Ask the pediatrician: Food safety tips for your next outdoor family meal

When planning a family cookout or packing a picnic to enjoy at the park, pool or beach, keep food safety in mind.

Children under age 5 are at higher risk of getting seriously sick from contaminated food. Food poisoning tends to be more common in the summer. It's when more people cook and enjoy meals outdoors, away from refrigerators, sinks and thermometers.

Food poisoning happens when germs get into foods we eat. This can occur anywhere along the way from harvesting and processing food to our own kitchens if food is not handled or cooked properly. Contamination of food during harvesting and processing can result in large outbreaks as we recently have seen with cucumbers carrying Salmonella.

During warmer weather months, germs can multiply quickly on food.

Germs can get on our food when it is being prepared, when it is being transported or at the location where it is cooked or eaten.

Foods that commonly cause food poisoning include raw or undercooked meat, fish, shellfish, eggs and dough; processed meats like hot dogs and deli meats; unpasteurized milk, soft cheeses and juices; raw fruits, vegetables, seed sprouts and nuts; honey; and powdered infant formula.

To avoid food poisoning and contamination, food safety experts urge people to wash hands before cooking and clean all surfaces where food will be prepared and served (at home and when you are away). Also:

• When packing food, start with clean hands and clean coolers.

• Clean the grill with a ball of aluminum foil or nylon brush. Try to avoid wire grill brushes, which pose injury risk when stray wire brush strands stick to food and are swallowed.

• Before reusing plates and utensils that held or touched raw food, wash them in hot, soapy water.

Use separate coolers based on the temperature and type of food or drink. For example:

• Store uncooked food away from prepared food that is ready to eat. This includes keeping foods that are eaten raw (like vegetables and fruits) separate from raw meat, poultry and seafood that must be cooked first. Before you leave home, rinse fruits and vegetables and dry them well.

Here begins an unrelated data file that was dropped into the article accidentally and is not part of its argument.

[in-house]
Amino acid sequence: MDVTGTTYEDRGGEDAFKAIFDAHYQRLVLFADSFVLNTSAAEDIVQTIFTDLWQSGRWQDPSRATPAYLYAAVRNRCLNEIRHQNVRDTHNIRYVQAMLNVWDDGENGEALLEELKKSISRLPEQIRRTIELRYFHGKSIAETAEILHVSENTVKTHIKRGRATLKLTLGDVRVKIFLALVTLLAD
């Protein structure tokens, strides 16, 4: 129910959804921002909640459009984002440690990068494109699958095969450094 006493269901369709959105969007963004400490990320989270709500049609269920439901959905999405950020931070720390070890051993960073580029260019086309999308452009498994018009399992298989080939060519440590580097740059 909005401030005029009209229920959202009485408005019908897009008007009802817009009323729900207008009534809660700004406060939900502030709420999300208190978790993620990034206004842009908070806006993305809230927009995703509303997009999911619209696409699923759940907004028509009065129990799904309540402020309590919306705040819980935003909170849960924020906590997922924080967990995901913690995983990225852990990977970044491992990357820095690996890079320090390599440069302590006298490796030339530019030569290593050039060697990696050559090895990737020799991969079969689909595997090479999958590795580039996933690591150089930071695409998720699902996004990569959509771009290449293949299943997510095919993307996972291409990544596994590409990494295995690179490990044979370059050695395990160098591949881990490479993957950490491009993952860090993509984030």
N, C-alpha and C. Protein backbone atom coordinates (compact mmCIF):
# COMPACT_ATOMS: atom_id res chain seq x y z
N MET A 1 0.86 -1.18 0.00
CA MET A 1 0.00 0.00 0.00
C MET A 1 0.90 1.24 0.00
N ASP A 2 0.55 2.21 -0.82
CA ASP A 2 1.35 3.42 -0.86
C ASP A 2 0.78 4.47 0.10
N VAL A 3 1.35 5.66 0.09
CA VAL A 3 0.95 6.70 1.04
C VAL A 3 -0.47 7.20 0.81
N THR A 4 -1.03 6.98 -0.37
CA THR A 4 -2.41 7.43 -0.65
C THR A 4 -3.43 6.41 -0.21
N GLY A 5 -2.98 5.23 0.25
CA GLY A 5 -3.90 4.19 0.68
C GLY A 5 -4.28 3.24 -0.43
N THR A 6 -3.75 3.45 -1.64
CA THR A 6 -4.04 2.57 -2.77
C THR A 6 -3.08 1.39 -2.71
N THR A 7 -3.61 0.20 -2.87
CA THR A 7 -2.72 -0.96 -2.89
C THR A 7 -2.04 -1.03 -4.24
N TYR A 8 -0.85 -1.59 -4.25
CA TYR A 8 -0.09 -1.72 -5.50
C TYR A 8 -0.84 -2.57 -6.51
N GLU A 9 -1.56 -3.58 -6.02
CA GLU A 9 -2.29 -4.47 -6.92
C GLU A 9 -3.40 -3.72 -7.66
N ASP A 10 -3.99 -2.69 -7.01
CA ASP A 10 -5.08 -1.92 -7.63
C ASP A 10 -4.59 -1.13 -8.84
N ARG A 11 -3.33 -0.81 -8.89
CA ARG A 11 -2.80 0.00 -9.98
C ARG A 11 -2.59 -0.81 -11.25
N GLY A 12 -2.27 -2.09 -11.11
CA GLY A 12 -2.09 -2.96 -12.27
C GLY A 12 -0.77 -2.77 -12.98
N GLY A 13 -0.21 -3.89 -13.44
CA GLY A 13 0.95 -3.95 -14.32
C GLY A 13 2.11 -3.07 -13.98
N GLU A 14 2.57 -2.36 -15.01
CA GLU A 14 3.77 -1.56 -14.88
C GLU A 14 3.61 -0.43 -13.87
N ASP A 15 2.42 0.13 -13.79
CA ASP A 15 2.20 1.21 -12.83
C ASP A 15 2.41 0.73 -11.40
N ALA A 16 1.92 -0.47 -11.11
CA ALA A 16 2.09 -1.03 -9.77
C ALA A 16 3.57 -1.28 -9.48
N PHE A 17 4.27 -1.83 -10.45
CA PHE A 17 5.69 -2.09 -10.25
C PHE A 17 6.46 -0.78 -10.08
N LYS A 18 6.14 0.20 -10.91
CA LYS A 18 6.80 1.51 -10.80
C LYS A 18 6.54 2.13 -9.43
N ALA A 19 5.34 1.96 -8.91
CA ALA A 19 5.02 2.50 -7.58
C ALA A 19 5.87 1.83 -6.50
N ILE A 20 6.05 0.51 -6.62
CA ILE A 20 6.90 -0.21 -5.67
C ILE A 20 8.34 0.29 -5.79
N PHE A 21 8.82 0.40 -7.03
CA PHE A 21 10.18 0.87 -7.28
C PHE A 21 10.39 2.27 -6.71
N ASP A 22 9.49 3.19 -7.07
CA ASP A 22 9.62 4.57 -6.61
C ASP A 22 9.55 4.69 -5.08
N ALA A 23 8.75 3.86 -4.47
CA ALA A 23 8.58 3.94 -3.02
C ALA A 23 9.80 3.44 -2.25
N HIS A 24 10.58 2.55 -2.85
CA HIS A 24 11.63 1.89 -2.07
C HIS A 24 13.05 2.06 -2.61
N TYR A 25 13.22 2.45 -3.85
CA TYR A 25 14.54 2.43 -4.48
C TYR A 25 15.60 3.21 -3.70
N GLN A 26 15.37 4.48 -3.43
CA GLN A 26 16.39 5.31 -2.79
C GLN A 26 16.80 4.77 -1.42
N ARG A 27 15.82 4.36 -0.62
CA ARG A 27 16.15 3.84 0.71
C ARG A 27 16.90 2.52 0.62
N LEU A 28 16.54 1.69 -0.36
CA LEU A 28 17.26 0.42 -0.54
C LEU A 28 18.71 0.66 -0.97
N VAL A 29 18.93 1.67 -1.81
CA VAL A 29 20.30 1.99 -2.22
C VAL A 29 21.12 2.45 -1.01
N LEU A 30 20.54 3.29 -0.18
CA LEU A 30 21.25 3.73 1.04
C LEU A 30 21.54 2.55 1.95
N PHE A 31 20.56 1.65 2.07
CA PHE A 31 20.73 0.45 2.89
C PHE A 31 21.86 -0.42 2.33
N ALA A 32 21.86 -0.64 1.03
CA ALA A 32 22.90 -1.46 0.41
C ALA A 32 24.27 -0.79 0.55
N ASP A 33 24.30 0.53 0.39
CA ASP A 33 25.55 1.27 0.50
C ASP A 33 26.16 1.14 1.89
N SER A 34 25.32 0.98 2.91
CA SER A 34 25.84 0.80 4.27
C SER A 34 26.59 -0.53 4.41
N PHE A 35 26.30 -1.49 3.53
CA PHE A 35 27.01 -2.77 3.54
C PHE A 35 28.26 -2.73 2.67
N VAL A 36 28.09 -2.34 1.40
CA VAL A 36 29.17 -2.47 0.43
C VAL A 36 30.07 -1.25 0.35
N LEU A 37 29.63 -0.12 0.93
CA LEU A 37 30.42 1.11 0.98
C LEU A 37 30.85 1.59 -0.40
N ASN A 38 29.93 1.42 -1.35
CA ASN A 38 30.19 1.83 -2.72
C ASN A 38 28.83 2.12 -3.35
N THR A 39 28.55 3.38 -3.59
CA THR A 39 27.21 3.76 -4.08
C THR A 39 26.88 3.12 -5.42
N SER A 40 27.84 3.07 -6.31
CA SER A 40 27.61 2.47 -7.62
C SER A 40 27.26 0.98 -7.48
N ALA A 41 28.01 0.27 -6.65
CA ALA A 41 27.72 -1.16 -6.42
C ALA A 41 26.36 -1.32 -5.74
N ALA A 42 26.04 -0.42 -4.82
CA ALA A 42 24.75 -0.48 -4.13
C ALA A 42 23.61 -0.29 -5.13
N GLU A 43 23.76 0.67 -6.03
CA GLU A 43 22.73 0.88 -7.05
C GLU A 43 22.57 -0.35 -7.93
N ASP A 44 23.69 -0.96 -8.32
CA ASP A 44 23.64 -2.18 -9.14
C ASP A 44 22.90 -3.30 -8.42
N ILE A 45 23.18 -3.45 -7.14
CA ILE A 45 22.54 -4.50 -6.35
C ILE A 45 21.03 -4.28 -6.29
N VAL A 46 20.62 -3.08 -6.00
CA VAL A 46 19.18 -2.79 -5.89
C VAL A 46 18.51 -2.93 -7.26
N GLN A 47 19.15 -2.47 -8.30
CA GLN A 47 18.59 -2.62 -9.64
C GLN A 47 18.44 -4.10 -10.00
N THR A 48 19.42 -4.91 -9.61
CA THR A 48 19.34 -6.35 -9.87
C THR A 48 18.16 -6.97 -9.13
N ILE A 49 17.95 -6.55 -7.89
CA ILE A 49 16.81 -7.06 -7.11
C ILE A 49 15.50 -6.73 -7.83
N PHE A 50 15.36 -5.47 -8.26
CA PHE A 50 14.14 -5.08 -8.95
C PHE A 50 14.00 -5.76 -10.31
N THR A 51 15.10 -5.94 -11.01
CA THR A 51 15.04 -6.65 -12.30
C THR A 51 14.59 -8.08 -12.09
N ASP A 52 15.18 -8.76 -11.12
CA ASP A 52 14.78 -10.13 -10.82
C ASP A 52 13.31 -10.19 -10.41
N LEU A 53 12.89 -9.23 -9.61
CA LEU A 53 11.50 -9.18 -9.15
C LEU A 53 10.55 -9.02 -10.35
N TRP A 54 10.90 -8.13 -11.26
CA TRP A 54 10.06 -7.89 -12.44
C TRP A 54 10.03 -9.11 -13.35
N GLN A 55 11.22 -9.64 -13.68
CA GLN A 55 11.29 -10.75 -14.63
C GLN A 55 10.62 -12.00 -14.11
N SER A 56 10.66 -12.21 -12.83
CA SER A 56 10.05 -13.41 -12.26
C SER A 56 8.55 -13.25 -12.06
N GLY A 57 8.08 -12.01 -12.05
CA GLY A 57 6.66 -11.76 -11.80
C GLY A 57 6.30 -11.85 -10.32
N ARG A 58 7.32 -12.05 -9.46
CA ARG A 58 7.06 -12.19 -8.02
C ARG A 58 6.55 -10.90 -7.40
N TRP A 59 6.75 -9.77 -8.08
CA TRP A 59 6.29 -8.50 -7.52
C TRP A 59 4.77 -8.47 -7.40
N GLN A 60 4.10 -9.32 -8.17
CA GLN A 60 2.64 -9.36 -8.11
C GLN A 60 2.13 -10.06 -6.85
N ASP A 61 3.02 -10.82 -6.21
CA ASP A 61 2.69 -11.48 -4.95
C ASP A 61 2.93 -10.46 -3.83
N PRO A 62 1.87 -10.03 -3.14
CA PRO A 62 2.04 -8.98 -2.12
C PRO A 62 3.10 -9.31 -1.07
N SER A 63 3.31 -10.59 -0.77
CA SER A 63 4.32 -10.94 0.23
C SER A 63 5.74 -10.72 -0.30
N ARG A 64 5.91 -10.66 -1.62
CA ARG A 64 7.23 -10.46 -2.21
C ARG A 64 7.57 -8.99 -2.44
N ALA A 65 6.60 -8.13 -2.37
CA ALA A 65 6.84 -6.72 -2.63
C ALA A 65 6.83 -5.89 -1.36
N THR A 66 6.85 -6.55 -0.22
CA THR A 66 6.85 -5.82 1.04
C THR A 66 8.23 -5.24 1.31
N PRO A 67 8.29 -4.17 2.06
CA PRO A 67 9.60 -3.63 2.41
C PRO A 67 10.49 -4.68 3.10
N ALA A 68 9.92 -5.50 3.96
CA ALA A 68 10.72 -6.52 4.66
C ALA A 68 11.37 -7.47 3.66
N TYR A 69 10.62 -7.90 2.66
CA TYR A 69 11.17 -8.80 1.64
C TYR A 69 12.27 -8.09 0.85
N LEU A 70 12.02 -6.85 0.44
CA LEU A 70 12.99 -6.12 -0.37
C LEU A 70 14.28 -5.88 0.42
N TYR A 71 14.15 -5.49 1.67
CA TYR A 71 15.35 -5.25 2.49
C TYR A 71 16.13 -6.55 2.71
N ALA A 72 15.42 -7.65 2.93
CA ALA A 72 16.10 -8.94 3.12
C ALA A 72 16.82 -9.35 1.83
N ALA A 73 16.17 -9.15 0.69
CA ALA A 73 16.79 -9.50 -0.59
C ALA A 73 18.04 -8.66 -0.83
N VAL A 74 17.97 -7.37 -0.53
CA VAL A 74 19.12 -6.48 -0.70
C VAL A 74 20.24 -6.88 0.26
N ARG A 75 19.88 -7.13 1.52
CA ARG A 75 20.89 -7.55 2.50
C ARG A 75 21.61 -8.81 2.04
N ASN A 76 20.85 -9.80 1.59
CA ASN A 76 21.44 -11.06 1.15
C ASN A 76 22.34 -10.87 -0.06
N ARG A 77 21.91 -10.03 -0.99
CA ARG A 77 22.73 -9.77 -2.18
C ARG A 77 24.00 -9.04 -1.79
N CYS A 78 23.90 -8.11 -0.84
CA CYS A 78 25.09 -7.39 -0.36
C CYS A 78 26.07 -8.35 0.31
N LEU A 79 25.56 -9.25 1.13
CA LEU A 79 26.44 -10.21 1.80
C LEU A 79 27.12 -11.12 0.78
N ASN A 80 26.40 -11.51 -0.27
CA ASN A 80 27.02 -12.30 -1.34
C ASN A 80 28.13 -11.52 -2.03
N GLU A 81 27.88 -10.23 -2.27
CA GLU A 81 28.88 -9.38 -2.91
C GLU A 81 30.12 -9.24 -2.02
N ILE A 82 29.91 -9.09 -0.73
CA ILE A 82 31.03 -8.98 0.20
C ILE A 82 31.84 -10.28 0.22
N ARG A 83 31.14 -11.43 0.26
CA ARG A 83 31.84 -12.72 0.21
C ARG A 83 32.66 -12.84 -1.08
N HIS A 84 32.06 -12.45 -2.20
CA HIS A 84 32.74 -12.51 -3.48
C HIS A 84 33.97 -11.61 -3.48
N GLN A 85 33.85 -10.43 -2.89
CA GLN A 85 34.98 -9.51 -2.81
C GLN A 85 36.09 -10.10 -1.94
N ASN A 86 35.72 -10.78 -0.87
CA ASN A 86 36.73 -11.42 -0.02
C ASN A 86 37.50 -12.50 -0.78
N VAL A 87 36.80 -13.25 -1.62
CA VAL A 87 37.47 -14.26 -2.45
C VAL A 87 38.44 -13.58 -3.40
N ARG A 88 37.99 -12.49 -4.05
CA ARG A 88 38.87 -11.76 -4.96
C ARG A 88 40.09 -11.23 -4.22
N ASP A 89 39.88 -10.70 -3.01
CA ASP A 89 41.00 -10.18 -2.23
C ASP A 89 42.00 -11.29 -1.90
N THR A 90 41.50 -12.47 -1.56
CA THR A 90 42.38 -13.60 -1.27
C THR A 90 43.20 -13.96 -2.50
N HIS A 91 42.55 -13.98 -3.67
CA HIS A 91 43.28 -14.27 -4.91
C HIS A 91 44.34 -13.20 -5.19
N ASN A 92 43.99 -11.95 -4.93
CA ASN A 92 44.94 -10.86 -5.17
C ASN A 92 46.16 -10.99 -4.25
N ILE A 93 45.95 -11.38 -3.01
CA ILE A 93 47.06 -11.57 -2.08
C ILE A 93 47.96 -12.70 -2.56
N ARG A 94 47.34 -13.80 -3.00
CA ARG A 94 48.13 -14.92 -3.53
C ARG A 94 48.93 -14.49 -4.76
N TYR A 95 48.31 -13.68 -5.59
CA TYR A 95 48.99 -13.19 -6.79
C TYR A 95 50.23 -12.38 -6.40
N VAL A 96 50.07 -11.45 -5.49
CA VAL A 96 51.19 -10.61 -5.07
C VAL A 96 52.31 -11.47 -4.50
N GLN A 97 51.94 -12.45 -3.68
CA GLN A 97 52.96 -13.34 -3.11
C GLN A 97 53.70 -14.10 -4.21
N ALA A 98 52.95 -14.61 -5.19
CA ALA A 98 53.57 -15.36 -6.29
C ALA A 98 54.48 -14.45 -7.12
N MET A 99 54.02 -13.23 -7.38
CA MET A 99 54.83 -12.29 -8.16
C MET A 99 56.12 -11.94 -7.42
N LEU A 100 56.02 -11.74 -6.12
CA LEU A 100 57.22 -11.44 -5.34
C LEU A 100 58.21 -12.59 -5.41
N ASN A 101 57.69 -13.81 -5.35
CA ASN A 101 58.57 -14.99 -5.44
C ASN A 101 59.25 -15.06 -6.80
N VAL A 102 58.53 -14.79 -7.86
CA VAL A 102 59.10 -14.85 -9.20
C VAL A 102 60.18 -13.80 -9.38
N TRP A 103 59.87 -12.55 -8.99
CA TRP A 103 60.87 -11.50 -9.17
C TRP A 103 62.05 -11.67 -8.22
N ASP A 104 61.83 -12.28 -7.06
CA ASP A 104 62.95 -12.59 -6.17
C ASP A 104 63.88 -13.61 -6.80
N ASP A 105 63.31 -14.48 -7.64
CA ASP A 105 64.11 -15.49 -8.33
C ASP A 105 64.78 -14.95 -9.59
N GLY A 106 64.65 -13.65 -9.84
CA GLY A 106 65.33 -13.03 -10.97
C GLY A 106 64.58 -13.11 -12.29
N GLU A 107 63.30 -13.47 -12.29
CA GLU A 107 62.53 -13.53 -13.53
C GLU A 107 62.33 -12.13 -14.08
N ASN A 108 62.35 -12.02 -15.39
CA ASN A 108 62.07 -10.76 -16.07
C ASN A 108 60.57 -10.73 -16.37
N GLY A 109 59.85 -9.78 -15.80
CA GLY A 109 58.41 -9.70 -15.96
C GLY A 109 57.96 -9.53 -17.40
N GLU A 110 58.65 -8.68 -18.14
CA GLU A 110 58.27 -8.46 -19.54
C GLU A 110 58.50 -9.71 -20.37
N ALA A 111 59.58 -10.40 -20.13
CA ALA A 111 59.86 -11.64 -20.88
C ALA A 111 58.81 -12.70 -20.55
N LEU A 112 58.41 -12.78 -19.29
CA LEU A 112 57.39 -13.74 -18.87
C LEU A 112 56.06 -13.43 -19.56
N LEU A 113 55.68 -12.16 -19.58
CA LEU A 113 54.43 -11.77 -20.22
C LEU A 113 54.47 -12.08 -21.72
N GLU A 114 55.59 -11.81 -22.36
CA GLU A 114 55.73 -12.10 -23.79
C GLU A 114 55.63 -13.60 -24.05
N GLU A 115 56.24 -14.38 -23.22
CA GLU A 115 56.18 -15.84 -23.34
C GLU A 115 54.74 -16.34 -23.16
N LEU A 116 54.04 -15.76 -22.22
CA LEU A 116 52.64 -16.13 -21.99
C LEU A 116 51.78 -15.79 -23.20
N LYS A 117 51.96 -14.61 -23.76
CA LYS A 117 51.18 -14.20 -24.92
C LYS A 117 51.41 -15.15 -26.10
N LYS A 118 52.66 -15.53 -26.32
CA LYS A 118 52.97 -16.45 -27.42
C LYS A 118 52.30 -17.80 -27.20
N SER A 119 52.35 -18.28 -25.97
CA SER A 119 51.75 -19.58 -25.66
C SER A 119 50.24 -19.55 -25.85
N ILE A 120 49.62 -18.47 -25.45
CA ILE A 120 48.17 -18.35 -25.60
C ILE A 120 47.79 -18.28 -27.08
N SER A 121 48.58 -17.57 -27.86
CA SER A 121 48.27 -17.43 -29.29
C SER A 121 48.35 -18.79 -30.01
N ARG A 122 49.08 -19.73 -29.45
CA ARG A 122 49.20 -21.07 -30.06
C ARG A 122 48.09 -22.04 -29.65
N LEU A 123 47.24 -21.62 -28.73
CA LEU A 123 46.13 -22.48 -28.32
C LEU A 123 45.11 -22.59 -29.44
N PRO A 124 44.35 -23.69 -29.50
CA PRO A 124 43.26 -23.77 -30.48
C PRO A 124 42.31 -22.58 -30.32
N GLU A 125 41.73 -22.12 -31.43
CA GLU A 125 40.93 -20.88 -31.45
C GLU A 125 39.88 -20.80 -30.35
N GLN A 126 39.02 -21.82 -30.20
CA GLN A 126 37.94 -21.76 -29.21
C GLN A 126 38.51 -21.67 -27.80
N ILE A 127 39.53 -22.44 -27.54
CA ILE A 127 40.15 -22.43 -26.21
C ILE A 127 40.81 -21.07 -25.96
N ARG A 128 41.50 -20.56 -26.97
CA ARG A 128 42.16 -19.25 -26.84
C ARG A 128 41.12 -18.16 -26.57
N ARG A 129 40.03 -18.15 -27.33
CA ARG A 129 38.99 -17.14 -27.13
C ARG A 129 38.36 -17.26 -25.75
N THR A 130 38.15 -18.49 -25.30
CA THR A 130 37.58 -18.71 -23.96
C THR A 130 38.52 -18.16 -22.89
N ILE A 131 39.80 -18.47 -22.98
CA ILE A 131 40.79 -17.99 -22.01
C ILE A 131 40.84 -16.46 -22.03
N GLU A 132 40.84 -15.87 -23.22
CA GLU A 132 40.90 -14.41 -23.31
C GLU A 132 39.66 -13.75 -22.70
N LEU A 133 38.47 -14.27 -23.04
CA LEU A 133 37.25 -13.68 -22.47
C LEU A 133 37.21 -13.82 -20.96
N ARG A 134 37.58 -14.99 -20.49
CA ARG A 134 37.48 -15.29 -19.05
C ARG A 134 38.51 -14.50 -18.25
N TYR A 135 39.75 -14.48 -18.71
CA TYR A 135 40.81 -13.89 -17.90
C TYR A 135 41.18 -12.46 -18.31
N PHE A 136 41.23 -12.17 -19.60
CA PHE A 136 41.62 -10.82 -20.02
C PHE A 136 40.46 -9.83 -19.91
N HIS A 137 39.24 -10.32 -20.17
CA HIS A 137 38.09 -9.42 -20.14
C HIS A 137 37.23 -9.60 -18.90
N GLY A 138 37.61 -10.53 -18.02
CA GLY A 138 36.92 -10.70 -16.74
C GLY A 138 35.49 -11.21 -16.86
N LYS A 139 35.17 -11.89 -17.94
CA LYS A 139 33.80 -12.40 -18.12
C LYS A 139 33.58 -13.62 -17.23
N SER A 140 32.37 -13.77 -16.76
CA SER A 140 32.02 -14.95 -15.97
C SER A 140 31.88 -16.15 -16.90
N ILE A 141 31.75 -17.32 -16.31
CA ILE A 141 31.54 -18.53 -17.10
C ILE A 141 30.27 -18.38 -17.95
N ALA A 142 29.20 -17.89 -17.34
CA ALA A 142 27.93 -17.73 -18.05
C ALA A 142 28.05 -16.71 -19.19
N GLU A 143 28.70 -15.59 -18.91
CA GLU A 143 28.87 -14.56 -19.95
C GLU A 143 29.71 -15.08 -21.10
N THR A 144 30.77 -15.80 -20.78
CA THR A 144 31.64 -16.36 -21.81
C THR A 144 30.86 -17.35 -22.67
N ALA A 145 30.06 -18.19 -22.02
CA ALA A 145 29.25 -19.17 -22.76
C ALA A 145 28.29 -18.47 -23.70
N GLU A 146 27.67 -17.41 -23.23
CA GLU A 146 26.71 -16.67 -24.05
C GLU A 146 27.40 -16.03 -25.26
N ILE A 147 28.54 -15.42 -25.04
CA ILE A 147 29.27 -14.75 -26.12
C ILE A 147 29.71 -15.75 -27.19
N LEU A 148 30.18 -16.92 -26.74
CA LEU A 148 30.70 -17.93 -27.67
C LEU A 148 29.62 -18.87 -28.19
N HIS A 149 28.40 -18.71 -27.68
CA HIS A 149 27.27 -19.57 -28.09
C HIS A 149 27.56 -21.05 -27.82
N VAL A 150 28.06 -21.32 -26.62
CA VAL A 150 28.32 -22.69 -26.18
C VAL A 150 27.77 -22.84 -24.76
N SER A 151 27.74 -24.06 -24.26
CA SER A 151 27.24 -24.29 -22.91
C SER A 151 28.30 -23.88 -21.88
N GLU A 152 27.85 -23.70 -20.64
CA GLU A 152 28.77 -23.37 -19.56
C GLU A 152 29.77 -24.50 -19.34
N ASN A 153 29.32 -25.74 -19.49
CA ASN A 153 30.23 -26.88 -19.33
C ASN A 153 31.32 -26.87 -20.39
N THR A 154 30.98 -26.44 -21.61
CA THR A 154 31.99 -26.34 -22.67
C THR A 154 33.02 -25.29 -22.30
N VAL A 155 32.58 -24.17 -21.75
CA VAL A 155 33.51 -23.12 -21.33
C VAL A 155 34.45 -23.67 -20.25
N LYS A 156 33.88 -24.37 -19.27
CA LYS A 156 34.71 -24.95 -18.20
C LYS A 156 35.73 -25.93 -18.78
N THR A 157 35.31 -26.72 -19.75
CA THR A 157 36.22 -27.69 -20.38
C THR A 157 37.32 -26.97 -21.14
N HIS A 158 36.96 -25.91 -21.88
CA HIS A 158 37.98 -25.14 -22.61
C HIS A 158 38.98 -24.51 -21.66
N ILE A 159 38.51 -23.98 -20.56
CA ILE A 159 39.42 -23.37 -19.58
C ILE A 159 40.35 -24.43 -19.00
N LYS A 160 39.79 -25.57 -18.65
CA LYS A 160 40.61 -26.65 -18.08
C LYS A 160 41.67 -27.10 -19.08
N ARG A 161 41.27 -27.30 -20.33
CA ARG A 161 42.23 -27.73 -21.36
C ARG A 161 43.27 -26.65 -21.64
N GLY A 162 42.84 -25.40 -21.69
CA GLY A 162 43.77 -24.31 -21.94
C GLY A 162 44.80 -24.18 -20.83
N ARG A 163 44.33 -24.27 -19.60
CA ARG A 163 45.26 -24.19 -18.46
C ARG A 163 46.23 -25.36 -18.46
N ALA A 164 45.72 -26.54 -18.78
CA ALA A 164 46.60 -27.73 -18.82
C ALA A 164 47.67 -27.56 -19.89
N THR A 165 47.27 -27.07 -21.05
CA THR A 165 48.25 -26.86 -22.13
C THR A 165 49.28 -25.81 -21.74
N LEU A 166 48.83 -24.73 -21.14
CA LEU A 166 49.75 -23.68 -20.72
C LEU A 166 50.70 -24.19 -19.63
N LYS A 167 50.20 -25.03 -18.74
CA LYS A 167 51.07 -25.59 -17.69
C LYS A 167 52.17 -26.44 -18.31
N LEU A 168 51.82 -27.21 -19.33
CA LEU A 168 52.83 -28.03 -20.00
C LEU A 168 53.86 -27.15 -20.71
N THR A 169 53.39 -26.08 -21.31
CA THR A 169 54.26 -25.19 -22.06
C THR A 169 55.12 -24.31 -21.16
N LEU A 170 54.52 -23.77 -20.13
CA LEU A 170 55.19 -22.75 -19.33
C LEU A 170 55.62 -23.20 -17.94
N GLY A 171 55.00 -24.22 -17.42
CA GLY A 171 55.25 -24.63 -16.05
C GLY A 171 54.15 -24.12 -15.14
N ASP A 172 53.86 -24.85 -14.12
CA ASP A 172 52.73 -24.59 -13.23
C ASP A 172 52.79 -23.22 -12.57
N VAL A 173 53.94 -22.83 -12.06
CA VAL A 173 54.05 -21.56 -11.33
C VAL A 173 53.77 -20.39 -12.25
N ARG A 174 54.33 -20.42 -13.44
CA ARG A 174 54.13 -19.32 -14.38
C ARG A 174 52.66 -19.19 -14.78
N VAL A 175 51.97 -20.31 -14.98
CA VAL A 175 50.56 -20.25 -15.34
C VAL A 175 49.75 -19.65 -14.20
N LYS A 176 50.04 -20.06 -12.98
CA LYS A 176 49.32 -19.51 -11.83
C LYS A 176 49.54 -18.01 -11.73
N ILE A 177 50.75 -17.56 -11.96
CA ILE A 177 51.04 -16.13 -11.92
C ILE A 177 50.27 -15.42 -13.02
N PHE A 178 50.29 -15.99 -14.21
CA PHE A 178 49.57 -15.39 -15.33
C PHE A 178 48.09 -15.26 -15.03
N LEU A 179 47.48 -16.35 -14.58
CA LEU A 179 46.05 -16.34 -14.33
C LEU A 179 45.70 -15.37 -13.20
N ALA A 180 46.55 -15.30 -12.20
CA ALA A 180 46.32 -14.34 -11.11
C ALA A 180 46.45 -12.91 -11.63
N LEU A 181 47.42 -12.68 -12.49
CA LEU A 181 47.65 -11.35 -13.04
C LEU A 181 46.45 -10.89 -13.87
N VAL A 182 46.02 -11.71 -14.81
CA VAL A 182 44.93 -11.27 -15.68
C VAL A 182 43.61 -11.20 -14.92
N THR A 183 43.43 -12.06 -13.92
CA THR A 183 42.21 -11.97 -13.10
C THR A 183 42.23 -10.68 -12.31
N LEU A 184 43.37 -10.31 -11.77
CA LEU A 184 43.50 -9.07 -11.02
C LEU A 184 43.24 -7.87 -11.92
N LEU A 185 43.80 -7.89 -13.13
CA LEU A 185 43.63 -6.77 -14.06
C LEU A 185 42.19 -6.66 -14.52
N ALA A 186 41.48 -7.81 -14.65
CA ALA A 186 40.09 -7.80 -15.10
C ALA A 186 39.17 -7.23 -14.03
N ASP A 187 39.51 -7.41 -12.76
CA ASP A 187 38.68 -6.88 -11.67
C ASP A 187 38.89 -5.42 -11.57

• Pack dishes and utensils for cooking and a separate set of clean dishes and utensils for serving food.

• Drinks should also be sorted into separate coolers. Keep alcohol in an “adult” cooler so children do not accidentally grab the wrong drink.

Dr. Robert W. Frenck Jr. with the American Academy of Pediatrics

When you get to your picnic site, if possible, place the food coolers in a shaded area and keep them closed. This will help avoid exposing food to changes in temperature. Until it is served, cold food should be kept under 40°F and hot food should be kept at or above 140°F.

Put leftovers back into coolers to keep bacteria from multiplying. Know when to throw away food that is left out at room temperature. Hot and cold food should not sit out for longer than two hours or one hour if outdoor temperatures are above 90°F.

Young children, pregnant people, people with immune conditions and the elderly have a higher risk of food poisoning. Include safer options on the menu for those at high risk if they get sick, such as:

• Using pasteurized eggs in foods like Caesar salad dressing or mousse.

• Looking for dough and batter products that are labeled as “edible” or “safe to eat raw.”

• Serving alfalfa or bean sprouts that are cooked until steaming hot instead of raw.

Eating uncooked or undercooked food can make people sick. To kill germs on meat and seafood, grill to the recommended temperature:

• 145°F for solid cuts (for example, roast or steak) of beef, veal, lamb and pork, with three minutes rest time after cooking.

• 145°F fish with fins.

• 160°F raw ham and ground meats, including beef, pork, veal and lamb.

• 165°F poultry, including ground chicken and turkey.

The (FDA) urges that food should not sit out at temperatures between 40°F and 140°F for more than two hours, or one hour if outdoor temperatures are above 90°F. This is the food temperature zone can cause bacteria in the food to multiply quickly and cause food poisoning.

Even with careful planning, food can get contaminated. Symptoms of food poisoning are a lot like other intestinal illnesses. They can start within a few hours after you eat or can take a few days to make you sick.

You may have stomach cramps, feel nauseous, throw up, have diarrhea and may have a fever. If several people who have eaten the same food all have the same symptoms, food poisoning is likely the cause.

Remember that food contamination and food poisoning can often be prevented. Talk with your pediatrician if you have any concerns about food poisoning, what to do if you notice symptoms, and ways to prevent foodborne illness.

Children’s health is a continuing series. This week’s column was submitted by Dr. Robert W. Frenck Jr. with the American Academy of Pediatrics. Frenck is board-certified in general pediatrics and pediatric infectious diseases. He practices at Cincinnati Children's Hospital Medical Center and is a Professor in the Department of Pediatrics at the University of Cincinnati School of Medicine in Cincinnati, Ohio.

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